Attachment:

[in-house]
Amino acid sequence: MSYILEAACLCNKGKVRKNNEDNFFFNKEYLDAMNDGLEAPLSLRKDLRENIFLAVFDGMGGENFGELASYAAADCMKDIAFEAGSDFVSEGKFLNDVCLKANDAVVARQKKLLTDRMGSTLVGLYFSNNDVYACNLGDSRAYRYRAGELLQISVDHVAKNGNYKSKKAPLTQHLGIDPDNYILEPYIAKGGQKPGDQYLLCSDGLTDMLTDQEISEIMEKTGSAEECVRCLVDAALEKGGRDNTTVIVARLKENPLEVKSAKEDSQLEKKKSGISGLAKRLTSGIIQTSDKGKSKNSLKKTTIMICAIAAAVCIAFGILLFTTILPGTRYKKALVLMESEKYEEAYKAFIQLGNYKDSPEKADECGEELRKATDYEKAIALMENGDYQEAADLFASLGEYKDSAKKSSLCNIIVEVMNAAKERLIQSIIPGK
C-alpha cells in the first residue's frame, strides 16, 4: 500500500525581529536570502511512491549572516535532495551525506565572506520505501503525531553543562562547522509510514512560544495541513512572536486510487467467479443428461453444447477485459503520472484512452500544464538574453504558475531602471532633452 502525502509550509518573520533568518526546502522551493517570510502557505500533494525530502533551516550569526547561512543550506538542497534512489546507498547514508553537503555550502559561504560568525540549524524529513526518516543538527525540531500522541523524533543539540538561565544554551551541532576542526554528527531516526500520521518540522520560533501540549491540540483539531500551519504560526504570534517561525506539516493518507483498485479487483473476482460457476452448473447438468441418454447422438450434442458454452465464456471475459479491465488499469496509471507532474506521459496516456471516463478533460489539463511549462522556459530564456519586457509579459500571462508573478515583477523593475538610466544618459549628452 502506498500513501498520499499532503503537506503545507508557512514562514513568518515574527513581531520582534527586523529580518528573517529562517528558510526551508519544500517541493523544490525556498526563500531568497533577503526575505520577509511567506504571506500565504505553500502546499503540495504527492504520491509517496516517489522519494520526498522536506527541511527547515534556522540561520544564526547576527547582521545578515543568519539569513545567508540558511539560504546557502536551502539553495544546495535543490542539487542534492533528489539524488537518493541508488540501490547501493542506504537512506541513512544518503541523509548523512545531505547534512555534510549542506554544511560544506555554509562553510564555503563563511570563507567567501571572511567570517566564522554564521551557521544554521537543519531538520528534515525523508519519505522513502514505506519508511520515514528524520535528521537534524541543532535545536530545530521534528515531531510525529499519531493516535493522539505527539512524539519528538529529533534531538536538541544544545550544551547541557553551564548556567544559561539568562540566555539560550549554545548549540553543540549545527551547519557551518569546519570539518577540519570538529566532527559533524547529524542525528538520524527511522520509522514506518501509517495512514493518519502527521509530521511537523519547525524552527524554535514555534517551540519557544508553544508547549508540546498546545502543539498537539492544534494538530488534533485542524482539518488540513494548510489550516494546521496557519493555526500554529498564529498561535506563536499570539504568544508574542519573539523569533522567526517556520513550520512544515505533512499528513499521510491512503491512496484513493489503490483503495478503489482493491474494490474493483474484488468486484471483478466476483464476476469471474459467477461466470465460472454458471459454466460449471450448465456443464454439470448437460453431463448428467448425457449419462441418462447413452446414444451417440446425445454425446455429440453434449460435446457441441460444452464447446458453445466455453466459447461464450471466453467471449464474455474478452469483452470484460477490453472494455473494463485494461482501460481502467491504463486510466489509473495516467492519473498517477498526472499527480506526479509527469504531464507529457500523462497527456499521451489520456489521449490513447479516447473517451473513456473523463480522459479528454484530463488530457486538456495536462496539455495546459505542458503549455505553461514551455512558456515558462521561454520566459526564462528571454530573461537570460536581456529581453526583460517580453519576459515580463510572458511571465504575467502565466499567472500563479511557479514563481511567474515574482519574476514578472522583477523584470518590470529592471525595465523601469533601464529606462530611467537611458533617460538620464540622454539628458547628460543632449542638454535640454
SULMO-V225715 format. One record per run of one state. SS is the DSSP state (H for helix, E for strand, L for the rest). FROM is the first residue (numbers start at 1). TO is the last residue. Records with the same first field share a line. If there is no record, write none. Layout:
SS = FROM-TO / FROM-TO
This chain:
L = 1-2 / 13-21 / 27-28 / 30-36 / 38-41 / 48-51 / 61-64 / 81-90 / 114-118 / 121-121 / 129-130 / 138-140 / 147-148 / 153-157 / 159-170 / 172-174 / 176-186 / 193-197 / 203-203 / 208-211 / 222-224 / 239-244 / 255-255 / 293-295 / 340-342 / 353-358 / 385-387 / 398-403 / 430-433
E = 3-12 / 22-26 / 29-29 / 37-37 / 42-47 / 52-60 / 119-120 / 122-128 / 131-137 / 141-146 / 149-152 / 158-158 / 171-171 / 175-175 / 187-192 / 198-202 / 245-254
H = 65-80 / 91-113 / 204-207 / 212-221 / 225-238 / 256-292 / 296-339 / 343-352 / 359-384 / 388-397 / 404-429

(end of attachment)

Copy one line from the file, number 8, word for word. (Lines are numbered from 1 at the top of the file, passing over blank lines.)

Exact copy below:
E = 3-12 / 22-26 / 29-29 / 37-37 / 42-47 / 52-60 / 119-120 / 122-128 / 131-137 / 141-146 / 149-152 / 158-158 / 171-171 / 175-175 / 187-192 / 198-202 / 245-254